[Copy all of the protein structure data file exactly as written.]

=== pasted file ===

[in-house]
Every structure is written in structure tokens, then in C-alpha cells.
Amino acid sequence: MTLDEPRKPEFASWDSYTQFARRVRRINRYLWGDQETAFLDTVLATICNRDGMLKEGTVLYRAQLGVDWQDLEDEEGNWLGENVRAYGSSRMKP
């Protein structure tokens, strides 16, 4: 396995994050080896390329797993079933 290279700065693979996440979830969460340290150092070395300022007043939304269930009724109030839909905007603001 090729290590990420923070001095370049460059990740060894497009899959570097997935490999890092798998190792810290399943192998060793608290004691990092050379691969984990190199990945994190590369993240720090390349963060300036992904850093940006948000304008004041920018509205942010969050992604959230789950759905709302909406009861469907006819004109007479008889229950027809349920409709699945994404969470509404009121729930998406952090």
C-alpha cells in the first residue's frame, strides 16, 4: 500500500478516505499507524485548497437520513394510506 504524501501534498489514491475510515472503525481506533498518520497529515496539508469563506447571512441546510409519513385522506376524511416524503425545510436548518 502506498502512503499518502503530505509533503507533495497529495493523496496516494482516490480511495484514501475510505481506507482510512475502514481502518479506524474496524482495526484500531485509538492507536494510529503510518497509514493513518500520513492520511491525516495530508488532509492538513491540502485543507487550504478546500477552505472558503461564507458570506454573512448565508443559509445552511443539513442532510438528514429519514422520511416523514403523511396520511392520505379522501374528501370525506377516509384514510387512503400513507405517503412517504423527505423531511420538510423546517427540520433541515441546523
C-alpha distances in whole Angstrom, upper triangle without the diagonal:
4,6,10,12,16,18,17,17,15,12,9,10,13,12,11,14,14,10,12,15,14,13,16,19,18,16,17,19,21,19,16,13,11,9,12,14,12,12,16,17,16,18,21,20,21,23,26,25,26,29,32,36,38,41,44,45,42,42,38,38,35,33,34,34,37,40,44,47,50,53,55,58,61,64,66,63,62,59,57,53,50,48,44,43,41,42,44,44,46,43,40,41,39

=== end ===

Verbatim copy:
[in-house]
Every structure is written in structure tokens, then in C-alpha cells.
Amino acid sequence: MTLDEPRKPEFASWDSYTQFARRVRRINRYLWGDQETAFLDTVLATICNRDGMLKEGTVLYRAQLGVDWQDLEDEEGNWLGENVRAYGSSRMKP
């Protein structure tokens, strides 16, 4: 396995994050080896390329797993079933 290279700065693979996440979830969460340290150092070395300022007043939304269930009724109030839909905007603001 090729290590990420923070001095370049460059990740060894497009899959570097997935490999890092798998190792810290399943192998060793608290004691990092050379691969984990190199990945994190590369993240720090390349963060300036992904850093940006948000304008004041920018509205942010969050992604959230789950759905709302909406009861469907006819004109007479008889229950027809349920409709699945994404969470509404009121729930998406952090």
C-alpha cells in the first residue's frame, strides 16, 4: 500500500478516505499507524485548497437520513394510506 504524501501534498489514491475510515472503525481506533498518520497529515496539508469563506447571512441546510409519513385522506376524511416524503425545510436548518 502506498502512503499518502503530505509533503507533495497529495493523496496516494482516490480511495484514501475510505481506507482510512475502514481502518479506524474496524482495526484500531485509538492507536494510529503510518497509514493513518500520513492520511491525516495530508488532509492538513491540502485543507487550504478546500477552505472558503461564507458570506454573512448565508443559509445552511443539513442532510438528514429519514422520511416523514403523511396520511392520505379522501374528501370525506377516509384514510387512503400513507405517503412517504423527505423531511420538510423546517427540520433541515441546523
C-alpha distances in whole Angstrom, upper triangle without the diagonal:
4,6,10,12,16,18,17,17,15,12,9,10,13,12,11,14,14,10,12,15,14,13,16,19,18,16,17,19,21,19,16,13,11,9,12,14,12,12,16,17,16,18,21,20,21,23,26,25,26,29,32,36,38,41,44,45,42,42,38,38,35,33,34,34,37,40,44,47,50,53,55,58,61,64,66,63,62,59,57,53,50,48,44,43,41,42,44,44,46,43,40,41,39